giving us the opportunity to track a small herd of deer from different viewpoints. At least three young males were present, and one pure white one was occasionally glimpsed.

The thatcher of a house in North Gorley celebrated his last year’s refurbishment with champagne while donkeys lolled or scratched further along the road.

This evening we enjoyed dining on alcohol free Red Chilli takeaway fare.

Venison, Chicken, Swans, Ducks, Geese

Jackie cut my hair after lunch. Then we enjoyed a late afternoon forest drive.

Swans, casting long shadows, with a group of mallards, which took to flight upon my arrival, wandered across the sward at Beaulieu River.

At East End a donkey and foal clipped a hedge, while a burnished pony watched the traffic passing by.

The lowering sun was reflected along with trees in a pool beside Exbury Road.

The tide was out. at Lepe where I focussed on the Isle of Wight and a container vessel on the horizon between Southampton and the island; while

Jackie photographed a chicken in a field.

We turned down Lower Pennington Lane in order to catch the sunset on the way home.

Here the Assistant Photographer photographed a deer and three geese.

I photographed a skein of geese over head, and others enhancing the sunset.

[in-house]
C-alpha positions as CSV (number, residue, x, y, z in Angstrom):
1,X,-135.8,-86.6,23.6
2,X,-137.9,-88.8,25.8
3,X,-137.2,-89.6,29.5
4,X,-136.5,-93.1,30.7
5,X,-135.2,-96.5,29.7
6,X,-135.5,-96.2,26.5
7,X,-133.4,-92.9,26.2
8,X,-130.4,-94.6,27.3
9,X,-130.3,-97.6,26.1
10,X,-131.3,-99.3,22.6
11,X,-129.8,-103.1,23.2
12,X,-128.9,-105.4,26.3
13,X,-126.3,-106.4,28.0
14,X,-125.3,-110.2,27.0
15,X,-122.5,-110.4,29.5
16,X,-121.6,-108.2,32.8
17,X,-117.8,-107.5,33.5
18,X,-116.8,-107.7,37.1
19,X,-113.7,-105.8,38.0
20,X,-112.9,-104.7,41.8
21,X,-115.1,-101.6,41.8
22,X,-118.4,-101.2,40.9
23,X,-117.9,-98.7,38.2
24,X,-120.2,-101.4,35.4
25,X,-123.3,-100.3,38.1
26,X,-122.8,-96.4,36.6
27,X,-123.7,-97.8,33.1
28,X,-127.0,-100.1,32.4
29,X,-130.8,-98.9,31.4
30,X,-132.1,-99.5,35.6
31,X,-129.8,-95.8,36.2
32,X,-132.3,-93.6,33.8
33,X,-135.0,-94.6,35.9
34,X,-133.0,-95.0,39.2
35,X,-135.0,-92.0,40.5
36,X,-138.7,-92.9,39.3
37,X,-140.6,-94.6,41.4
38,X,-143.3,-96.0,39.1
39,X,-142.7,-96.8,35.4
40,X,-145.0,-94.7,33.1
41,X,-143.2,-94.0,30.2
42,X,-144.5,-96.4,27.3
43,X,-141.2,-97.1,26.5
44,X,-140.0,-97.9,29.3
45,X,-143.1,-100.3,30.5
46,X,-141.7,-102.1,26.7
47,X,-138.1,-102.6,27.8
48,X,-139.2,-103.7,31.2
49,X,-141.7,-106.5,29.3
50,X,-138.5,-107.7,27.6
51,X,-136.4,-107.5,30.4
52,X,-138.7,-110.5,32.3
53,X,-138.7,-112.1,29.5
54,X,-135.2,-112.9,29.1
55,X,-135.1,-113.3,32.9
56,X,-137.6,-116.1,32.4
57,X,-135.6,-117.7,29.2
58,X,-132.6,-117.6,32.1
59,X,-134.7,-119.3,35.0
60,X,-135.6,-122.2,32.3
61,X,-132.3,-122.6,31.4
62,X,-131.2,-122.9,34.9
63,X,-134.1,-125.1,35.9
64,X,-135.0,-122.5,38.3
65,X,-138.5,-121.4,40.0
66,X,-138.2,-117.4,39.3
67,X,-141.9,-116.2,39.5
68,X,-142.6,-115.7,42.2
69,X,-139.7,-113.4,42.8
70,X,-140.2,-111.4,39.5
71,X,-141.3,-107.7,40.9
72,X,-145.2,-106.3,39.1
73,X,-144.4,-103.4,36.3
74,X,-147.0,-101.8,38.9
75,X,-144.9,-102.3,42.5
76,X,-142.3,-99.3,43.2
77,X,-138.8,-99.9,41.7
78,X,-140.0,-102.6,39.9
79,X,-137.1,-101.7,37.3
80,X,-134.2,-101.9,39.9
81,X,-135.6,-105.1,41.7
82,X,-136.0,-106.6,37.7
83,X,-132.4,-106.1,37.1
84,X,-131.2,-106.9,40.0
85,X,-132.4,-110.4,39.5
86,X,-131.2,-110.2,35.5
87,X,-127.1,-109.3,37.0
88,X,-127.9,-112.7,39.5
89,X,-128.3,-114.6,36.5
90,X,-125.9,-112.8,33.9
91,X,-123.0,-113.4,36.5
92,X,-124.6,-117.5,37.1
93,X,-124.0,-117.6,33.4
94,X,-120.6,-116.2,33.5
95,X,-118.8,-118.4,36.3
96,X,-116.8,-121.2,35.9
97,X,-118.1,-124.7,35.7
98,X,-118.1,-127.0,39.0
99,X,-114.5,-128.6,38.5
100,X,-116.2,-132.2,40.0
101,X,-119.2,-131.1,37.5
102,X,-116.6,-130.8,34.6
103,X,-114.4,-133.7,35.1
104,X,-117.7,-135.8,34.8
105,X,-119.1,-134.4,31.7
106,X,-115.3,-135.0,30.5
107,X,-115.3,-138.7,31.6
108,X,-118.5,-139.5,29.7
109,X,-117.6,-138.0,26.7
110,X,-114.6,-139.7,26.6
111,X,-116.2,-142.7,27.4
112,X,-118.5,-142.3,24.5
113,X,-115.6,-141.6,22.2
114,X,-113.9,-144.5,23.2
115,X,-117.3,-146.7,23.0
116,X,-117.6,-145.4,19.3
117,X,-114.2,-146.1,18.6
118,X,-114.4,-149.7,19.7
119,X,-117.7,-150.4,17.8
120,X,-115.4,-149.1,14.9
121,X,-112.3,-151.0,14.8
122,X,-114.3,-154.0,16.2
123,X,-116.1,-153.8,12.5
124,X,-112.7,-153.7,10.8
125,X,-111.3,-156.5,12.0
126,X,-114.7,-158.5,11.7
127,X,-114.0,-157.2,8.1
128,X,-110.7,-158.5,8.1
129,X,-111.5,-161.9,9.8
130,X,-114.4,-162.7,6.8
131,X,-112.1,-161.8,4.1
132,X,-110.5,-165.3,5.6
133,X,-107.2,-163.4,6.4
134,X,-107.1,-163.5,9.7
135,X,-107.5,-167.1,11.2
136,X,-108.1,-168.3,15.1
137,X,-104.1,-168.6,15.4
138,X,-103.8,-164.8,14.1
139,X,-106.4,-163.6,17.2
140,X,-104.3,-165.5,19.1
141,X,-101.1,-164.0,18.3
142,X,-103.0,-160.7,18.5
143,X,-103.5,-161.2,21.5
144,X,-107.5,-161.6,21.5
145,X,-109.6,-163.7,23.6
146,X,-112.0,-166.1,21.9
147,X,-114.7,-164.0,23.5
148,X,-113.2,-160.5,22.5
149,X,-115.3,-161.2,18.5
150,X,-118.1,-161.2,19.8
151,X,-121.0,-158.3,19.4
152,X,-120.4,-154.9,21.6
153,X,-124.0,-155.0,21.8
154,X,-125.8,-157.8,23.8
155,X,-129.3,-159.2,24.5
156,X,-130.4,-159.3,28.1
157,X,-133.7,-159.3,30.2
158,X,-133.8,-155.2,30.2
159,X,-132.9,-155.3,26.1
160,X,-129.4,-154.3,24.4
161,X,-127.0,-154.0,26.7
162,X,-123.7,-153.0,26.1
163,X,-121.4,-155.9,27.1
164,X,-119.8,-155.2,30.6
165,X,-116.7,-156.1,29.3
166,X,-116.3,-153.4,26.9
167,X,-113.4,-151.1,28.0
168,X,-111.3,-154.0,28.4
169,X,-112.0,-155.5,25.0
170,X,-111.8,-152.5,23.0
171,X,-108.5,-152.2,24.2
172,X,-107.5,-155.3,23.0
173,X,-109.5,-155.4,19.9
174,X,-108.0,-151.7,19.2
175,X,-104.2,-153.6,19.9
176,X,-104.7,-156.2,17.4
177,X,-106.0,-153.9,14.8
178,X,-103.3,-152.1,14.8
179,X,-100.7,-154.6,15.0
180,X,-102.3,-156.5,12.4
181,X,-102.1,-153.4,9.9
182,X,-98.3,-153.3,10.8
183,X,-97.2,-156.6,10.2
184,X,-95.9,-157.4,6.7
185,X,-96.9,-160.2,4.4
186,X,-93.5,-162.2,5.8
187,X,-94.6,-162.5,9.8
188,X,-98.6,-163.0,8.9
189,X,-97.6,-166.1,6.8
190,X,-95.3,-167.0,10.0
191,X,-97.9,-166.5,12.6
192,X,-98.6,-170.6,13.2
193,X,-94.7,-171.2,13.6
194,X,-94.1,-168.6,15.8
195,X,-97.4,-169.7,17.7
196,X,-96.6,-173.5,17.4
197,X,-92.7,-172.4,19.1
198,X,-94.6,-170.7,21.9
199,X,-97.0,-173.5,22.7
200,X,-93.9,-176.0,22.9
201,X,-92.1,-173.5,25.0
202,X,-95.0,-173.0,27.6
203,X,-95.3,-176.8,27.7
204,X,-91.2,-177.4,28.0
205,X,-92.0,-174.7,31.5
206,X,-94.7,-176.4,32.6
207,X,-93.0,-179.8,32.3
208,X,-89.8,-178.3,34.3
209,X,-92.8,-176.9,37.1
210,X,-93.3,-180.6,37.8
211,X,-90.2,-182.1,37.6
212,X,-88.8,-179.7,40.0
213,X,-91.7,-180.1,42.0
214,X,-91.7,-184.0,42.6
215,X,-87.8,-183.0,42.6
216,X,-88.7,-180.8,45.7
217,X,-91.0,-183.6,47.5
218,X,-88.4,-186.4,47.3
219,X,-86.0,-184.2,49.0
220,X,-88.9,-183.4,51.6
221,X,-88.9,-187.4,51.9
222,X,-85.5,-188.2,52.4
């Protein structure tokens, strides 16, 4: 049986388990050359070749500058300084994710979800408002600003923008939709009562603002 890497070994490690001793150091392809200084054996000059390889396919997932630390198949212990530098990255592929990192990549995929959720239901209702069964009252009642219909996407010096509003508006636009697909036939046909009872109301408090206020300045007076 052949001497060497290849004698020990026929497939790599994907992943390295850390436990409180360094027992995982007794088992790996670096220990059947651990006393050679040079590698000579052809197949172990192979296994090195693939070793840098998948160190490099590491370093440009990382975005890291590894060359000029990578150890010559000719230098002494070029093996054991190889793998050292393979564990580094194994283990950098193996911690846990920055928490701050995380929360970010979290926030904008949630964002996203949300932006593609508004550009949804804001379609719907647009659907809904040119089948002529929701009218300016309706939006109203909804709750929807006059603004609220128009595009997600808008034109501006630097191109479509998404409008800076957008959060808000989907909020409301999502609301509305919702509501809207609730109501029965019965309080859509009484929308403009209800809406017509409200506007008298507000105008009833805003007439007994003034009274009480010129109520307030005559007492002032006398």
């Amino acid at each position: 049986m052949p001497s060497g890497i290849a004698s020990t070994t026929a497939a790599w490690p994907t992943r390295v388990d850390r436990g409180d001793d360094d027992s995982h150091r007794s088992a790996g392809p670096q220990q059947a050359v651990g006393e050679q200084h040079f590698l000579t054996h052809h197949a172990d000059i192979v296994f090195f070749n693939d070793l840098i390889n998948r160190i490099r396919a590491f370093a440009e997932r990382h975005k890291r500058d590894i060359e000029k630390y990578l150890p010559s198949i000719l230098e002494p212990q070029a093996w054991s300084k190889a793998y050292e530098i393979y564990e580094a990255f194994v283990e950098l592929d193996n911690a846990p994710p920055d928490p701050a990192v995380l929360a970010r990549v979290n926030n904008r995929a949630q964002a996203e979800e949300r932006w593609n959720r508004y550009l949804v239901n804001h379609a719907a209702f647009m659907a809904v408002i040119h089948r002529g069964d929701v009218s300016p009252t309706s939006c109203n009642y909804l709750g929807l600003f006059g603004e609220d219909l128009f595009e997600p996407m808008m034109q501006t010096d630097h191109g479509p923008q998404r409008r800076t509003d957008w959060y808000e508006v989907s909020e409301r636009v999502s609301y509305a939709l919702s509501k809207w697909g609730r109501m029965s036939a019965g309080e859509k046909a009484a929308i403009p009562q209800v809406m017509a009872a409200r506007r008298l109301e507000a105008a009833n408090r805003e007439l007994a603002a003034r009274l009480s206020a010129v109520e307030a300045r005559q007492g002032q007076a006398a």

These shots are Jackie’s.

This evening we dined on more of the Culinary Queen’s wholesome cottage pie with fresh carrots, cabbage, and runner beans. Mrs Knight drank Hoegaarden and I drank more of the Douro.

Crossing The Stream

This afternoon we drove to Pilley where we collected Elizabeth to take her on a photographic trip to the north of the forest and return to our home for dinner.

As I stepped out of the car to photograph ponies in a stream at Ibsley I noticed a gentleman with the same aim in mind. Back in the car I noticed a couple of very heavy horses.

Elizabeth and I both communed with ponies at North Gorley. Once more I got my own back on Jackie as she photographed

my sister and me.

On the way up the hill to the common we disturbed a stag and his harem.

Elizabeth and I photographed a bucolic smoky scene.

I gained a smile from an equestrienne crossing the stream.

Elizabeth will e-mail me her pictures tomorrow.

The aforementioned dinner consisted of Jackie’s savoury rice topped with a thick omelette; prawns of the tempura and the hot and spicy varieties; and vegetable spring rolls. The Culinary Queen drank Hoegaarden while Elizabeth and I drank Hacienda Don Hernan Rioja 2019.

As I publish this post Jackie is driving Elizabeth home.